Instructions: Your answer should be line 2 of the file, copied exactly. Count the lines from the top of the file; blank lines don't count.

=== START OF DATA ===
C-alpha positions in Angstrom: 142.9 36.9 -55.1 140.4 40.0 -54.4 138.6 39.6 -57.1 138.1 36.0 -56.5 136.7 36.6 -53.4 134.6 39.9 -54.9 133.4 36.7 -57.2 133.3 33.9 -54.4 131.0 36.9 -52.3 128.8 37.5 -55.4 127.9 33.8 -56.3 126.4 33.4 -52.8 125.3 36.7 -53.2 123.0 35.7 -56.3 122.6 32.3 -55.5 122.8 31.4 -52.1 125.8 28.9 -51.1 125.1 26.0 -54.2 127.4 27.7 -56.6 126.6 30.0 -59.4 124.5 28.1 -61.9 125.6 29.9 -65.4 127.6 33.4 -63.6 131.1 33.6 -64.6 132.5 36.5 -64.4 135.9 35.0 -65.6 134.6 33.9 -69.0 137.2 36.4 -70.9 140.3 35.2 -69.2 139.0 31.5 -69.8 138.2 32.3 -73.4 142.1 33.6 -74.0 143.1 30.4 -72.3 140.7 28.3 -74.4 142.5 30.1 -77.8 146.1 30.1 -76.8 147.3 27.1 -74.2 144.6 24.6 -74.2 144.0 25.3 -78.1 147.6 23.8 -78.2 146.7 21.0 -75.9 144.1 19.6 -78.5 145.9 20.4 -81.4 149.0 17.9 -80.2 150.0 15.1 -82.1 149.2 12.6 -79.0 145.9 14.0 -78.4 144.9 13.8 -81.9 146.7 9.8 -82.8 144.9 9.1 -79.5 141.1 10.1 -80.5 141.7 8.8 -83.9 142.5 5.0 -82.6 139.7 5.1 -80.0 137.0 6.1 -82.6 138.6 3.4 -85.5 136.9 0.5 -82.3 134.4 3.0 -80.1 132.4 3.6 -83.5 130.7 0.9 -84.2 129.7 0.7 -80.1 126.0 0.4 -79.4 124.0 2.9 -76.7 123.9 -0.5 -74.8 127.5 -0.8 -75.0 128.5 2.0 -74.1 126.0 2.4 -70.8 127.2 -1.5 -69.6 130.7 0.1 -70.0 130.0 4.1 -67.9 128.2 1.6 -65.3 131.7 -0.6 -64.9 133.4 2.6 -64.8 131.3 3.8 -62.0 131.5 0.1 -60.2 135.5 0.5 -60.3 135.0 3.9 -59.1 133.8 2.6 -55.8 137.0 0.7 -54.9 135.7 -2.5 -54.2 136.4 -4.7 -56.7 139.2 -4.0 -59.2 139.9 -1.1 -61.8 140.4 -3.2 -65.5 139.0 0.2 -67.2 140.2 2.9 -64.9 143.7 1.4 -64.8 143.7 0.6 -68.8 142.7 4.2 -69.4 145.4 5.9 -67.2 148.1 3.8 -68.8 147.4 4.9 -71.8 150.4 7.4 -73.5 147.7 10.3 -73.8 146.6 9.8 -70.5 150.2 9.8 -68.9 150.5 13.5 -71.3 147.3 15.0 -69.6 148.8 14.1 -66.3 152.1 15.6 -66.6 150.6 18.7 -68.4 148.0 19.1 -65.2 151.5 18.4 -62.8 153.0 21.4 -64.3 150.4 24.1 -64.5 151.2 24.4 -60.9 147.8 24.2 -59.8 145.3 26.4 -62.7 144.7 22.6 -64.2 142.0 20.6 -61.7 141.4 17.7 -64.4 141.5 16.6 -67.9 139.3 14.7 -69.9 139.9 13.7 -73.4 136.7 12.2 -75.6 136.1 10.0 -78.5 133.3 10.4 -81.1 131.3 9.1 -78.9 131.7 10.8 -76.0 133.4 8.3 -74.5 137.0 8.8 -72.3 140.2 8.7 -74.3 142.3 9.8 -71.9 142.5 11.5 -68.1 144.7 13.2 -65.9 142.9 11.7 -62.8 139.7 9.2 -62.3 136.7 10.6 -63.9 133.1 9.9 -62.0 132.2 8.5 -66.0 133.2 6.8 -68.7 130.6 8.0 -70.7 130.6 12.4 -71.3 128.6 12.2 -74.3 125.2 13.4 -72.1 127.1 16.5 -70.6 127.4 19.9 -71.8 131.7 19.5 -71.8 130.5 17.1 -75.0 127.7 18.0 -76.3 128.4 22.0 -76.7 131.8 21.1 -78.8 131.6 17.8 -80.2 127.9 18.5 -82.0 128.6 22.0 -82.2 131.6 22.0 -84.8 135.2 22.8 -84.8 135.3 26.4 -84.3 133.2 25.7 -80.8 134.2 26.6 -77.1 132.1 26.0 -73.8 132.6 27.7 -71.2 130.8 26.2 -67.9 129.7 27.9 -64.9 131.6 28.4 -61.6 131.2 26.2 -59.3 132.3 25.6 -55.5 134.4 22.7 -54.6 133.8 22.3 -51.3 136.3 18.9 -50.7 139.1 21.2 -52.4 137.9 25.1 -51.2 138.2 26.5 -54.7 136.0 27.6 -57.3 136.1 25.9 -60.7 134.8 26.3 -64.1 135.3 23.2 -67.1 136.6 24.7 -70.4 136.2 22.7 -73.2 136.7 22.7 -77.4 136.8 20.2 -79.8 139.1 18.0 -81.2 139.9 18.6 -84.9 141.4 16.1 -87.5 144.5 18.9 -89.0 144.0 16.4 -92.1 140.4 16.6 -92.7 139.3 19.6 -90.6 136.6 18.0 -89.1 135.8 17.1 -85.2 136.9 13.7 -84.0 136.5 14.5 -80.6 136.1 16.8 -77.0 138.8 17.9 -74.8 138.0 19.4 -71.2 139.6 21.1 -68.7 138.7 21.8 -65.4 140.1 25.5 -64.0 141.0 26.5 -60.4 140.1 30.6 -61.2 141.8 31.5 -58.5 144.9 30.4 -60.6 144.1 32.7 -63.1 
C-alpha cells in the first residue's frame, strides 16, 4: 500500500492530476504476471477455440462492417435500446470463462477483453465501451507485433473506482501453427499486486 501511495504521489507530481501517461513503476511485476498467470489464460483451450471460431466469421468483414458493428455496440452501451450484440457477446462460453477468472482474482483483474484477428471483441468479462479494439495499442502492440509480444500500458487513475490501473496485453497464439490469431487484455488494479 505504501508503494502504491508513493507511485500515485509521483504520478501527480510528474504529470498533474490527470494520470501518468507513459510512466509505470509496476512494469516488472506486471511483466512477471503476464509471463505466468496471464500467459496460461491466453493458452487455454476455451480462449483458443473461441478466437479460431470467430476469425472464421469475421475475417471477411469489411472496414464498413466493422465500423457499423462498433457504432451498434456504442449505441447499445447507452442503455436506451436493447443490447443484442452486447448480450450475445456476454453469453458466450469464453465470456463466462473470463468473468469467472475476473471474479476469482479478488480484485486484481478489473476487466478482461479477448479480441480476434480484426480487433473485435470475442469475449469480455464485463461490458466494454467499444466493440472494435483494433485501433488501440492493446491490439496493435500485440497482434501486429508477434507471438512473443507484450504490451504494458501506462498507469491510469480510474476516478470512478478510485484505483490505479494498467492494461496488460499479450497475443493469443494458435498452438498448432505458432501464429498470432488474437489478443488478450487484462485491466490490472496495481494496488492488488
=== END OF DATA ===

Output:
C-alpha cells in the first residue's frame, strides 16, 4: 500500500492530476504476471477455440462492417435500446470463462477483453465501451507485433473506482501453427499486486 501511495504521489507530481501517461513503476511485476498467470489464460483451450471460431466469421468483414458493428455496440452501451450484440457477446462460453477468472482474482483483474484477428471483441468479462479494439495499442502492440509480444500500458487513475490501473496485453497464439490469431487484455488494479 505504501508503494502504491508513493507511485500515485509521483504520478501527480510528474504529470498533474490527470494520470501518468507513459510512466509505470509496476512494469516488472506486471511483466512477471503476464509471463505466468496471464500467459496460461491466453493458452487455454476455451480462449483458443473461441478466437479460431470467430476469425472464421469475421475475417471477411469489411472496414464498413466493422465500423457499423462498433457504432451498434456504442449505441447499445447507452442503455436506451436493447443490447443484442452486447448480450450475445456476454453469453458466450469464453465470456463466462473470463468473468469467472475476473471474479476469482479478488480484485486484481478489473476487466478482461479477448479480441480476434480484426480487433473485435470475442469475449469480455464485463461490458466494454467499444466493440472494435483494433485501433488501440492493446491490439496493435500485440497482434501486429508477434507471438512473443507484450504490451504494458501506462498507469491510469480510474476516478470512478478510485484505483490505479494498467492494461496488460499479450497475443493469443494458435498452438498448432505458432501464429498470432488474437489478443488478450487484462485491466490490472496495481494496488492488488